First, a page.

A leading development on necroptosis induction for anti-cancer use involves MLKL-mRNA as the active therapeutic agent [4]. An important advantage of this approach is that it directly upregulates the effector enzyme step of the pathway, eliminating potential resistance development risks from downstream genetic or epigenic cell responses. Of particular interest, this approach was demonstrated with clear immunotherapeutic effects involving potent T-cell initiation and synergism with an anti-PD1 treatment that led to tumor eradication, metastasis prevention, and relapse- prevention from tumor re-inoculation after initial surgical removal in murine cancer models. In a similar model study using RIPK3-mRNA, the same group also demonstrated that the in vitro necroptosized murine cancer cells, but not the cells killed by accidental necrosis, conferred in vivo vaccination benefits against the cancer model involving dendritic cell priming and subsequent T cell immune responses. Current caveats of this development, on the other hand, include low direct cytotoxicity in vitro, lack of the screening data supporting its broad effectiveness versus different cancer types, lack of the data supporting its effectiveness against human cancer in humanized immunity animal models, and the use of electroporation-mediated direct tumor injection of the MLKL-mRNA as its administration method. While recent clinical success of COVID19-mRNA vaccines involving liposome-encapsulated mRNA serves as promising signs of its translation, the added requirement of enough MLKL-mRNA delivery to the tumor tissue for sufficiently strong cancer necroptosis induction in systemic use setting may be a challenge for this approach.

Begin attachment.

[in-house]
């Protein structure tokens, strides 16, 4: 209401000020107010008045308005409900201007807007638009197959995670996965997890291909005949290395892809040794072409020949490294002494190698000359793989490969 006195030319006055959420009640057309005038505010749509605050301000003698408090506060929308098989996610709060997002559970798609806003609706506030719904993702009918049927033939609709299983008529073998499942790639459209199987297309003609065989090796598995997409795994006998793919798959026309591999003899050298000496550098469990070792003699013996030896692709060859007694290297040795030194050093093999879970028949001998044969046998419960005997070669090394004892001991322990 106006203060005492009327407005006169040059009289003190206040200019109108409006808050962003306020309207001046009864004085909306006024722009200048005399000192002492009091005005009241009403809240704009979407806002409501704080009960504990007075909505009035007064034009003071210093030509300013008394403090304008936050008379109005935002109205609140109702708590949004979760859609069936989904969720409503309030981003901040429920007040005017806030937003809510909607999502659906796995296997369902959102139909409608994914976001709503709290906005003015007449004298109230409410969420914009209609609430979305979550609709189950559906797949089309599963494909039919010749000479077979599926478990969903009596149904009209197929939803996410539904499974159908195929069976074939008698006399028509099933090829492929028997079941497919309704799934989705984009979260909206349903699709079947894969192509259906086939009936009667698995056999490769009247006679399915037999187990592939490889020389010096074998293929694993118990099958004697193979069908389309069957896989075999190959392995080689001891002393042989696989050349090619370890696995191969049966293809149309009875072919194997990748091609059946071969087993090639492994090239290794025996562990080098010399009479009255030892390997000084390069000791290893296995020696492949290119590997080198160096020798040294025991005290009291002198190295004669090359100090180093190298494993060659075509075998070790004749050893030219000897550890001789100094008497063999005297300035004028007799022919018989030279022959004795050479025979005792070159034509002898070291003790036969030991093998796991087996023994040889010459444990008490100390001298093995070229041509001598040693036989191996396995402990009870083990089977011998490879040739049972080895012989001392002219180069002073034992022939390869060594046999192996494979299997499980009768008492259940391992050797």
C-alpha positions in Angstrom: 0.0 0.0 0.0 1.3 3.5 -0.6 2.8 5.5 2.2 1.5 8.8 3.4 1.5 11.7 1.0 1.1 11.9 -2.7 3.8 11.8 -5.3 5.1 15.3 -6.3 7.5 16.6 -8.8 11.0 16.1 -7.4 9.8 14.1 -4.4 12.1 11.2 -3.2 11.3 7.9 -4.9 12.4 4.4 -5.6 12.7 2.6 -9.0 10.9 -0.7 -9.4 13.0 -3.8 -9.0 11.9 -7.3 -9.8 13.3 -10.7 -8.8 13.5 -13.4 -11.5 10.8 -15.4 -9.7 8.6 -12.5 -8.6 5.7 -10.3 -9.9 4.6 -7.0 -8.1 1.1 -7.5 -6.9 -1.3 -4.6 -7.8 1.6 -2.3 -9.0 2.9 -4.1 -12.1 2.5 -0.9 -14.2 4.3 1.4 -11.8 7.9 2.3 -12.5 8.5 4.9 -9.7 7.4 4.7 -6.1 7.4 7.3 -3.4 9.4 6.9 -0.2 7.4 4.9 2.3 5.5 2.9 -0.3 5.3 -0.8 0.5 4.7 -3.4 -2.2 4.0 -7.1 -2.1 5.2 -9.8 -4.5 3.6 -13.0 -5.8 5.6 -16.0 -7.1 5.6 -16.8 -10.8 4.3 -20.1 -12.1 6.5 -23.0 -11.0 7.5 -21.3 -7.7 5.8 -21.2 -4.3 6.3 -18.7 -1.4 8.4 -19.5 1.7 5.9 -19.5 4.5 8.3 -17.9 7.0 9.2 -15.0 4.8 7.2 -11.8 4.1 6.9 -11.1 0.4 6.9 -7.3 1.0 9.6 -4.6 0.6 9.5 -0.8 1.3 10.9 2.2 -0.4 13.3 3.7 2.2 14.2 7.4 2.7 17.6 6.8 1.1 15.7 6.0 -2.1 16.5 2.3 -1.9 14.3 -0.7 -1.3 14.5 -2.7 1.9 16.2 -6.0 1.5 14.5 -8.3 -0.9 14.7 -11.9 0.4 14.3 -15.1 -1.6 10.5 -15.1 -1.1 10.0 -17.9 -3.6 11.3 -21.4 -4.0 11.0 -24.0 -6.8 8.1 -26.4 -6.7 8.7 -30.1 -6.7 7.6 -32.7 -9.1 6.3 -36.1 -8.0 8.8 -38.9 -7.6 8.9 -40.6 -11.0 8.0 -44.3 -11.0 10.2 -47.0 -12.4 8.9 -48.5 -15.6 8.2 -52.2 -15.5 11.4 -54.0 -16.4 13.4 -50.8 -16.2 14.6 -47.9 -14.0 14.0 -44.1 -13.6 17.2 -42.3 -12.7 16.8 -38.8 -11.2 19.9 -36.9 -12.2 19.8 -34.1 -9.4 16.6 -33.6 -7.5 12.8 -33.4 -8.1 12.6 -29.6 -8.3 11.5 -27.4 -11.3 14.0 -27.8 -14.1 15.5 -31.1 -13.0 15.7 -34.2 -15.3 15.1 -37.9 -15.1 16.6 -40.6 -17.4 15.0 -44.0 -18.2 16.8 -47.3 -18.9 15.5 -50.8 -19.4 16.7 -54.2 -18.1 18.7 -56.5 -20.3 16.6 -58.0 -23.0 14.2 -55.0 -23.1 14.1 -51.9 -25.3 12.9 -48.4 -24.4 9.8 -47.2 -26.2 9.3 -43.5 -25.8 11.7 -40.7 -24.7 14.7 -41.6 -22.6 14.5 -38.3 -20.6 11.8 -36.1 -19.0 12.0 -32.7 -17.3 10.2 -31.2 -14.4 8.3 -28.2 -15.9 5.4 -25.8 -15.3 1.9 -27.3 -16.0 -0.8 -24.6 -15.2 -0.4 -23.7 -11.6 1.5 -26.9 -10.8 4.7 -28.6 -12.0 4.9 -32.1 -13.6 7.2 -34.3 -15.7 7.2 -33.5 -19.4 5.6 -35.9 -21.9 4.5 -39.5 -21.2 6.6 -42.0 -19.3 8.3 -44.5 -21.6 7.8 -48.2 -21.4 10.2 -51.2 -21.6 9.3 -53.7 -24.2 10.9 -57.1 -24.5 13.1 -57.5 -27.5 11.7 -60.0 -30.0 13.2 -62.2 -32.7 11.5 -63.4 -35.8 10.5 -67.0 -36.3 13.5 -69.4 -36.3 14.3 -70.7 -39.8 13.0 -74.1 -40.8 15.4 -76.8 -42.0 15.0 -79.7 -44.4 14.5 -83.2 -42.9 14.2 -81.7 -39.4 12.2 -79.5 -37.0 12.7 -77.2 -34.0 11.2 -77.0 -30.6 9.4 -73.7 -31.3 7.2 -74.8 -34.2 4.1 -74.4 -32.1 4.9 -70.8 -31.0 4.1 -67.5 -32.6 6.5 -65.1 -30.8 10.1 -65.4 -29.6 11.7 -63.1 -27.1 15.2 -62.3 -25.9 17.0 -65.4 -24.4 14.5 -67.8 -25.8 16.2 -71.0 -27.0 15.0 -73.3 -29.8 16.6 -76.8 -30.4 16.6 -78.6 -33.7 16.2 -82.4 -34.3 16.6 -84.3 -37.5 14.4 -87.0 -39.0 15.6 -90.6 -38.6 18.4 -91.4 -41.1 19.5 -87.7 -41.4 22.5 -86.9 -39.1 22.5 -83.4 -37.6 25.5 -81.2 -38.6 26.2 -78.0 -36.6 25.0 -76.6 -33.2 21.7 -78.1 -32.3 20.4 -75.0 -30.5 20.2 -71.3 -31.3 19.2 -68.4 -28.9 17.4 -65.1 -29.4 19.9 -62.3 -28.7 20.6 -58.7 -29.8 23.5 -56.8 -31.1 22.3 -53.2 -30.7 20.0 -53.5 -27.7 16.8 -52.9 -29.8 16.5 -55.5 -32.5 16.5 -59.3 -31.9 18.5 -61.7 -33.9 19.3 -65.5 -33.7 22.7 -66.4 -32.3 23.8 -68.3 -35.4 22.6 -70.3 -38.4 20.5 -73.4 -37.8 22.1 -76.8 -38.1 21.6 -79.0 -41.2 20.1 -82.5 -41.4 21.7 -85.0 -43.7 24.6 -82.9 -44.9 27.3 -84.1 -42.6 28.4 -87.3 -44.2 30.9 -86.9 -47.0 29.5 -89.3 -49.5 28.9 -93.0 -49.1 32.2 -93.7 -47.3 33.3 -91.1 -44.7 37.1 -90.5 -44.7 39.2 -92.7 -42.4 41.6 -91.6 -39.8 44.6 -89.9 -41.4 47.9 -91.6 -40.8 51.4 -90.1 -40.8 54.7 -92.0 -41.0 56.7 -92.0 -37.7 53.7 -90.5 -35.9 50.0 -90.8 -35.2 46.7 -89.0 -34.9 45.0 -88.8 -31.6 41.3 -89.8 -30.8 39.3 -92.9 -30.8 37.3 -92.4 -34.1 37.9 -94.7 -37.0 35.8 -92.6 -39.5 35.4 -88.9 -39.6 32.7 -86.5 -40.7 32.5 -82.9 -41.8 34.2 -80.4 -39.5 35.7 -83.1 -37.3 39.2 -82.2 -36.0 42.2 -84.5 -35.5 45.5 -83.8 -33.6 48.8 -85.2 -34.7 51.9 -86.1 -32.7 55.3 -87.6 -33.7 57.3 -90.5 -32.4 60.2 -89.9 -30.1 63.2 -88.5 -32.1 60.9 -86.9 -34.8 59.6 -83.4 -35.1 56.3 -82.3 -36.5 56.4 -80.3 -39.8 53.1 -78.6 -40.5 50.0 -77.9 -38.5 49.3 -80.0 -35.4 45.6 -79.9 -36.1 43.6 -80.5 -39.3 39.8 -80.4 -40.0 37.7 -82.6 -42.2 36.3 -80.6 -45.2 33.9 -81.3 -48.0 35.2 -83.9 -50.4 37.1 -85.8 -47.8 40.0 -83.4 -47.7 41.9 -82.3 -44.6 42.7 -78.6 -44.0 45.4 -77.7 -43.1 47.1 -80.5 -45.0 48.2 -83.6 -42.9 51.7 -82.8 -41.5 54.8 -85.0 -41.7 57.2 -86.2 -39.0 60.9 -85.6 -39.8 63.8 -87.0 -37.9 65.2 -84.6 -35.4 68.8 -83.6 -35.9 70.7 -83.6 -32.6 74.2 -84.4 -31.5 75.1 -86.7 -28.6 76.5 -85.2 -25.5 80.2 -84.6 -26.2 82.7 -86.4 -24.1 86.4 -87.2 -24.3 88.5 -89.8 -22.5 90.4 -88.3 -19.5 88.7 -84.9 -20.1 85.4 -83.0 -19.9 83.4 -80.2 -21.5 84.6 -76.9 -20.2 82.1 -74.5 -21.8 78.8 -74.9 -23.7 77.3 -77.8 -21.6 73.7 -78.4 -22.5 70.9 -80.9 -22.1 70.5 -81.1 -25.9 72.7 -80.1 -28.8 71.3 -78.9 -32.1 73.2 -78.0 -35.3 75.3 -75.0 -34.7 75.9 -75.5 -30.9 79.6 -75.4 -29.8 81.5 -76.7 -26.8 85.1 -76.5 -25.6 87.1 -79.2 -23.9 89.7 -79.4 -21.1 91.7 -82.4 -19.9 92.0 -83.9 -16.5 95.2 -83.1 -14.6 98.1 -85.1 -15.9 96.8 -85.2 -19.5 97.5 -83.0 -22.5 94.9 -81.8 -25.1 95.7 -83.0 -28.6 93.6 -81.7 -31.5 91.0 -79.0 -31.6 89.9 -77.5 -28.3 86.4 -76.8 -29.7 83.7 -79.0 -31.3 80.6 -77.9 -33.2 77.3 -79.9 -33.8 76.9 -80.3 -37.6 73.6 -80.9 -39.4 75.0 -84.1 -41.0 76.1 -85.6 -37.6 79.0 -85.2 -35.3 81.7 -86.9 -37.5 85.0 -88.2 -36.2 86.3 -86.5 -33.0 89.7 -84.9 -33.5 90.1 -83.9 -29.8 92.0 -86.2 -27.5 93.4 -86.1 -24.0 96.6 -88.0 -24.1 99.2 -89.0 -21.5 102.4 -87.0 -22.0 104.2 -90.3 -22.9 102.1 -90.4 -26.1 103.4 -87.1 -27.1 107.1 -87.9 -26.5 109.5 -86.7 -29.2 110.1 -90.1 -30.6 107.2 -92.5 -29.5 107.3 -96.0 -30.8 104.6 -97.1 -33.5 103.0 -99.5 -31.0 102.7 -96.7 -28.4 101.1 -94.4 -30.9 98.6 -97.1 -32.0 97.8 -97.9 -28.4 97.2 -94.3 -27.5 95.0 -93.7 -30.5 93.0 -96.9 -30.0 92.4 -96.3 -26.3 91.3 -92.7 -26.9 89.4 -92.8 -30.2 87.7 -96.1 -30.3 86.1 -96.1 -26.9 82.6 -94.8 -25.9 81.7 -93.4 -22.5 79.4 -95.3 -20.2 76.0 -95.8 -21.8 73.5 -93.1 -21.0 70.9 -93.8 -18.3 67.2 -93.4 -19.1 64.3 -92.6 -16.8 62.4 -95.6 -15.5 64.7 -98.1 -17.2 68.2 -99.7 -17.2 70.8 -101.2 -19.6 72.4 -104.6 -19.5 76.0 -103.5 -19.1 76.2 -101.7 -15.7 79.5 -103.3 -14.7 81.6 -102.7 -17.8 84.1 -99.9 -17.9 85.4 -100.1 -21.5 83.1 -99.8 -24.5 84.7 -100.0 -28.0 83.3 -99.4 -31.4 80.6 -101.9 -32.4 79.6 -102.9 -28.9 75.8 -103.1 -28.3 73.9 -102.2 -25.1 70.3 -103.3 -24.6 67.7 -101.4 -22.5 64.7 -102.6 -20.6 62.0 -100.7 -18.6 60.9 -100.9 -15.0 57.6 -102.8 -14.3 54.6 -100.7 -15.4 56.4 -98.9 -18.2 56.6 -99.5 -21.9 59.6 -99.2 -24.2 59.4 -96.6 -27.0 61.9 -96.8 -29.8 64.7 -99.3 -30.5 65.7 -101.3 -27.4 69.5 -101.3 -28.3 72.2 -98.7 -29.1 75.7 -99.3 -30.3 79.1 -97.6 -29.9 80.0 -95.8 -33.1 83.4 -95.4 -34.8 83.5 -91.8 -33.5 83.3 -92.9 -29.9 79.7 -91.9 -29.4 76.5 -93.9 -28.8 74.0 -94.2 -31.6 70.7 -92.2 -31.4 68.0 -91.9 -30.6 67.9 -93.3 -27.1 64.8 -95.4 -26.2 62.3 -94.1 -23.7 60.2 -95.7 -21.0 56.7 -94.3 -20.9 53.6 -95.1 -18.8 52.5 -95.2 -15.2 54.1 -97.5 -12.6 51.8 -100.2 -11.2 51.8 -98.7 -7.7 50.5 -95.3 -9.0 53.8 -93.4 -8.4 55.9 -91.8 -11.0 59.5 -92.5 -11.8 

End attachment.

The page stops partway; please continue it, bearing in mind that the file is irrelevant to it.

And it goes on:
A promising pharmacological aspect to note from both MLKL-mRNA and 010DS-Zn developments is that neither agents are small molecular organic compounds, which raises possibilities of their application in previously treated patients with known cross-resistance to conventional chemotherapies. Briefly, cross-resistance in oncology is a common phenomenon wherein a cancer acquires drug resistance to multiple drugs after the first drug treatment, often leading to multi-drug resistance in cancer and subsequent treatment failures. And as the majority of conventional chemotherapeutic agents are small organic molecules, the most common mode of cross resistance development after a conventional chemo treatment involves the overexpression of ATP-dependent small molecular drug ejection pumps such as PgP, BCRP, or MRP1 that can collectively make a cancer resistant to most widely-used chemo agents including paclitaxel, doxorubicin, mitoxantrone, topotecan, and cisplatin, just to name a few [13]. Given the fact that the large molecular compounds MLKL-mRNA and 010DS-Zn cannot be substrates to the small molecular drug ejection pumps, the new PNA compounds respectively targeting necroptosis and parthanatos provides clear rationale of their potential treatment utilities in previously chemo-treated cases with known multi-resistance to conventional chemotherapeutic agents.